Magazine article Nation's Cities Weekly

Election Day Brings out Youth Involvement

Magazine article Nation's Cities Weekly

Election Day Brings out Youth Involvement

Article excerpt

Twenty million youth aged 18 to 29 voted in this year's presidential election.

The turnout rate rose from about 42 percent to 52 percent, according to figures from the Center for Information and Research on Civic Learning and Engagement (CIRCLE).

"This is phenomenal," said CIRCLE Director William A. Galston. "It represents the highest youth turnout in more than a decade."

In the 10 battleground states, youth voter turnout was 64 percent, increasing 13 percent from the 2000 election.

Many election analysts credit the increased youth vote to various campaigns by youth and youth advocates to get young people revolved in the political process.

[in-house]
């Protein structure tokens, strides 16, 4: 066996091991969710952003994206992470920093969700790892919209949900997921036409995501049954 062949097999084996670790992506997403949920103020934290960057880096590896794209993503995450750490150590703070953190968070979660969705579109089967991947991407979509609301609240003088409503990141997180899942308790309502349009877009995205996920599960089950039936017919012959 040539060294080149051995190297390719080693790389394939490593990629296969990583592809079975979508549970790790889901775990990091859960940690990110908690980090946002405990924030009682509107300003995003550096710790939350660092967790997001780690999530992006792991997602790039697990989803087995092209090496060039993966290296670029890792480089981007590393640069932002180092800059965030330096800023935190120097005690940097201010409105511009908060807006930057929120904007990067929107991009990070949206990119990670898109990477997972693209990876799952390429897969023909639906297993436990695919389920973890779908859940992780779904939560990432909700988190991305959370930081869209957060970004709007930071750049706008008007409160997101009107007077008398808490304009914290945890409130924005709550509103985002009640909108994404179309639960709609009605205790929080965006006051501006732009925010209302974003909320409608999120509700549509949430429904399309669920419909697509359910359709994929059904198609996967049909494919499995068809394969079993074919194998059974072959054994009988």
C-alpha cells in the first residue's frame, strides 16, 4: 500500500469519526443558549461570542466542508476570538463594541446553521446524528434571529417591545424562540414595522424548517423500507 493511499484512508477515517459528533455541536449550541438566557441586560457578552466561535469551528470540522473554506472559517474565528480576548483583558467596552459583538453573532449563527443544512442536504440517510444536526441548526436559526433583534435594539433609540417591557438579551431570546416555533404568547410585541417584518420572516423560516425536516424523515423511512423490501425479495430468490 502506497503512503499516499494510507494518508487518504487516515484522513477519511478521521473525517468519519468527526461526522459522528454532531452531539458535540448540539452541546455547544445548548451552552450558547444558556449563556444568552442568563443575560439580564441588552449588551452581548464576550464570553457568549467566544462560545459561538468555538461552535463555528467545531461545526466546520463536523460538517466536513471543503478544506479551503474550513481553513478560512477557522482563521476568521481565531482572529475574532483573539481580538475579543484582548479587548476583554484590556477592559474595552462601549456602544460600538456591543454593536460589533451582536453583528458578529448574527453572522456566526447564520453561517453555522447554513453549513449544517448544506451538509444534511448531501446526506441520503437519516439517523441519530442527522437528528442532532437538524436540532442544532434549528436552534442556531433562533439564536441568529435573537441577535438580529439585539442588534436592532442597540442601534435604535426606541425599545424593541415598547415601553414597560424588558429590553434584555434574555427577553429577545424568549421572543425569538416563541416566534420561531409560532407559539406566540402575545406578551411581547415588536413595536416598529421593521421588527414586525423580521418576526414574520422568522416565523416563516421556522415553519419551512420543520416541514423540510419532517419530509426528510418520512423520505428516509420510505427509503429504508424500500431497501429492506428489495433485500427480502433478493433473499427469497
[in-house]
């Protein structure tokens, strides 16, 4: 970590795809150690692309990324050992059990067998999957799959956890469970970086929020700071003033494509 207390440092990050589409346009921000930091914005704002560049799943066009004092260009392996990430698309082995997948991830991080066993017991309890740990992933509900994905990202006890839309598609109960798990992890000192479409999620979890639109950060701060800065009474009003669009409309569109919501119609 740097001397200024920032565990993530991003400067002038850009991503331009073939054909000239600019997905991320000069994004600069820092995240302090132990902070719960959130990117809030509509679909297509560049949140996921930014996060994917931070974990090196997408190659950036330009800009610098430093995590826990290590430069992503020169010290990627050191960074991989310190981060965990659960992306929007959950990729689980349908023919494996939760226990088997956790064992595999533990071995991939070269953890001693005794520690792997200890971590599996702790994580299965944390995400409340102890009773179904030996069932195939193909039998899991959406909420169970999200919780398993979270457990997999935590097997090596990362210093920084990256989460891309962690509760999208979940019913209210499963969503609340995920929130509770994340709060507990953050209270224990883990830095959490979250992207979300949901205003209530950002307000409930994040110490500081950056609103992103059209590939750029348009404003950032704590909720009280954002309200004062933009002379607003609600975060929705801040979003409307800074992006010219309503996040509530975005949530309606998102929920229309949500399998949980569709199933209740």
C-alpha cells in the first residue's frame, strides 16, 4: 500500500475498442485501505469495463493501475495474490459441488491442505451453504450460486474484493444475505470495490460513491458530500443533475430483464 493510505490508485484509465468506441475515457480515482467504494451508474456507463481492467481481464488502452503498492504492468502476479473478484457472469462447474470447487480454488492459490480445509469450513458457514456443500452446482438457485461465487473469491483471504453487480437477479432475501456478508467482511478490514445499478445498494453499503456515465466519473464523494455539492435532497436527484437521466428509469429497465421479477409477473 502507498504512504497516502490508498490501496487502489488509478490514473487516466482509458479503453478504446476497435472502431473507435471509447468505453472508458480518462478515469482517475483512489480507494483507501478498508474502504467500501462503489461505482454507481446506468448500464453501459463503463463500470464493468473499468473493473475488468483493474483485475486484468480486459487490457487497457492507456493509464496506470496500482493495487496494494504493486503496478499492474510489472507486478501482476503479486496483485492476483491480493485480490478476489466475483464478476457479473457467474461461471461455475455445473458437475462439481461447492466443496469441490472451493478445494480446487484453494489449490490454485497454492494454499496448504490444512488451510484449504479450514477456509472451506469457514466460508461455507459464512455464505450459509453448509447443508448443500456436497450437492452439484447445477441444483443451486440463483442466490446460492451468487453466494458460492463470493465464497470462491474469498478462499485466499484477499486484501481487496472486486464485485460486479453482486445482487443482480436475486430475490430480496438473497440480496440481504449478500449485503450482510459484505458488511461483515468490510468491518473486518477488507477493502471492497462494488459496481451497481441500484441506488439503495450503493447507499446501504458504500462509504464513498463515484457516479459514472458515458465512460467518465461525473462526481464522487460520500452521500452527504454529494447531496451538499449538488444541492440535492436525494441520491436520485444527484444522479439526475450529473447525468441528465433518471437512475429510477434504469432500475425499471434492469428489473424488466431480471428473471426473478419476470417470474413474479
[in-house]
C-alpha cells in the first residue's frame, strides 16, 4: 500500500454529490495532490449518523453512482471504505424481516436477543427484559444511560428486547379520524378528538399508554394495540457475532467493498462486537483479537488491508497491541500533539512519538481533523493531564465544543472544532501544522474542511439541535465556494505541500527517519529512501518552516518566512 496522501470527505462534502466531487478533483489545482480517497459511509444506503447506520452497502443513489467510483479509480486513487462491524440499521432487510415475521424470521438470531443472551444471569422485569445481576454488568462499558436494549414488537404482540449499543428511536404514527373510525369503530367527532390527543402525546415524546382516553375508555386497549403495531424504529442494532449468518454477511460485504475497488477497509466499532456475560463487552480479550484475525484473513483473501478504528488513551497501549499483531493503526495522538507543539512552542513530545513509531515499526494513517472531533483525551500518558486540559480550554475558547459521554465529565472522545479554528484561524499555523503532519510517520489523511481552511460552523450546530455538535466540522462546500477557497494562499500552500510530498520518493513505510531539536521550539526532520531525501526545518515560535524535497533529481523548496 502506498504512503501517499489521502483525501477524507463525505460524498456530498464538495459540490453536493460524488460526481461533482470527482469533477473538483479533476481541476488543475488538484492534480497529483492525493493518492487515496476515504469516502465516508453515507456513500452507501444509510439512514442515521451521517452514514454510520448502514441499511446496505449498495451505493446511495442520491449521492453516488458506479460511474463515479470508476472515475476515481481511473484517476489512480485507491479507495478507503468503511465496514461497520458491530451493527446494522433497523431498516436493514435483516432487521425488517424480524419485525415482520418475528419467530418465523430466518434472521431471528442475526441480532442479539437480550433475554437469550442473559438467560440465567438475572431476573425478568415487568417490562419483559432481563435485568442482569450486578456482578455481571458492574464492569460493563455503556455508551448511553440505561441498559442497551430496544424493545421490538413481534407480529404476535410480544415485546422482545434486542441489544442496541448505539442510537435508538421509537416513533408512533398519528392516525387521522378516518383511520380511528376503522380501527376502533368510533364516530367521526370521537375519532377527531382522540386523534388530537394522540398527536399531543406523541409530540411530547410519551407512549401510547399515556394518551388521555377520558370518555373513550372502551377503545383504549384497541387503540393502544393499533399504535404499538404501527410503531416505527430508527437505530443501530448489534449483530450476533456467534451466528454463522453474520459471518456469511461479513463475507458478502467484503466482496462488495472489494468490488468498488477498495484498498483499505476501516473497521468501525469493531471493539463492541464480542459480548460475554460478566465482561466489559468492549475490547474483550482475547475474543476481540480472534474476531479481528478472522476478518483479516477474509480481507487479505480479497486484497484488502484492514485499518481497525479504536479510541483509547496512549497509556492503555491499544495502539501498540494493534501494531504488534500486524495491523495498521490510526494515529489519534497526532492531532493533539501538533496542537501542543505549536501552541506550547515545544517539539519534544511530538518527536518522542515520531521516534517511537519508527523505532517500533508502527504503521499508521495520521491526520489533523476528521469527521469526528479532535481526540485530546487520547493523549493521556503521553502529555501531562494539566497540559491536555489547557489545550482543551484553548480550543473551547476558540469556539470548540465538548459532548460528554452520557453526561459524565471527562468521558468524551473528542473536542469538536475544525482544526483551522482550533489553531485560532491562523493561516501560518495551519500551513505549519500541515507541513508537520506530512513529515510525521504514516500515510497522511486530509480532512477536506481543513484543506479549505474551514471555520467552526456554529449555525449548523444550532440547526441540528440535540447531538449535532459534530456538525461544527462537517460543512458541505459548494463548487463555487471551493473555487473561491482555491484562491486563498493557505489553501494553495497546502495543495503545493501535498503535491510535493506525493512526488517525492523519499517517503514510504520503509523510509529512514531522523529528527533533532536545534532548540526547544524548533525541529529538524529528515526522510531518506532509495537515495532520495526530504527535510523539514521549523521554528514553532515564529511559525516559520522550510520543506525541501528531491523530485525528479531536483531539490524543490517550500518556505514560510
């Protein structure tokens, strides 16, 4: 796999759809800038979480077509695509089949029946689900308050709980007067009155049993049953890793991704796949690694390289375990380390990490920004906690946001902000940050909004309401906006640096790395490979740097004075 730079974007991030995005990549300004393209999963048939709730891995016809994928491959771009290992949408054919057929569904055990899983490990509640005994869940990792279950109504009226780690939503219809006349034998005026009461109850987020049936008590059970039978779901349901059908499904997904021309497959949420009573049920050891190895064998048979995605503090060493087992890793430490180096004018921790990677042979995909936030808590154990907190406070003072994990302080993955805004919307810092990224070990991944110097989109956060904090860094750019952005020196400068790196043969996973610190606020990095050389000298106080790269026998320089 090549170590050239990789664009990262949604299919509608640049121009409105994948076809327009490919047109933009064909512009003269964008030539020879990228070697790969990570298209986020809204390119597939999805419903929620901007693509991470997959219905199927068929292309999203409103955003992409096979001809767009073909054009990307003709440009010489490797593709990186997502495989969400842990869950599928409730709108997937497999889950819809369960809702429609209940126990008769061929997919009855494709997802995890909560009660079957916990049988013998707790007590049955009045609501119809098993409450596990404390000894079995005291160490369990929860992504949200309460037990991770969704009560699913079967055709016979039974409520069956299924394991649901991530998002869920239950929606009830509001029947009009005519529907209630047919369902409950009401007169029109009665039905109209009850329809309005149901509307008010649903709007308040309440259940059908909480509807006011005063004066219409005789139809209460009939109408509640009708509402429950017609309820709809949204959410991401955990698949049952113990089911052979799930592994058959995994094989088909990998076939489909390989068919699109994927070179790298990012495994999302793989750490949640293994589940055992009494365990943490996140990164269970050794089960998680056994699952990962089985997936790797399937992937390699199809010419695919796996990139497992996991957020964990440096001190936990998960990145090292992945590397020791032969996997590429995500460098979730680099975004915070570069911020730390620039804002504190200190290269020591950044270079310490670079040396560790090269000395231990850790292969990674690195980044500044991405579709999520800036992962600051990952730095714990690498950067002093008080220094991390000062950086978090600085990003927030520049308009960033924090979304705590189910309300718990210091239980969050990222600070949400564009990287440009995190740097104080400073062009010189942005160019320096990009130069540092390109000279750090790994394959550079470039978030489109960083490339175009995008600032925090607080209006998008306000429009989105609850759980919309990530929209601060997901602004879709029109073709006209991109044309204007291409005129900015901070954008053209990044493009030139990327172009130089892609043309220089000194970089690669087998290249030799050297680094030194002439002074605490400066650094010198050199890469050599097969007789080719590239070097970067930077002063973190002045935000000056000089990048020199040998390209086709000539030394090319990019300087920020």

Youth were targeted in various radio, television and print ads urging them to register and vote.

In addition, outreach campaigns were implemented by individual youth and youth-serving organizations alike. (See article in the October 11,2004, issue of Nation's Cities Weekly.)

Youth at the Polls

In Washington, D.C., youth who were not old enough to vote were recruited to work at the polls on election day. The Board of Elections trained 16- and 17-year-old students to work at polling stations for a $50 stipend, or in exchange for community service hours.

"Our goal is to build future voters and poll workers," said Public Information Director, Bill O'Field. "So far, we have gotten positive feedback from students."

The program, started in 2002, allows students to work any position at the polling center, as long as they have completed the required training.

A similar program began this year in Chicago. In October, 786 Chicago high school seniors attended two weekend classes to tram as election judges. This was the largest number of high school students to serve as election judges in Chicago.

Youth as Candidates

In addition to voting, youth took interest in running for public office. …

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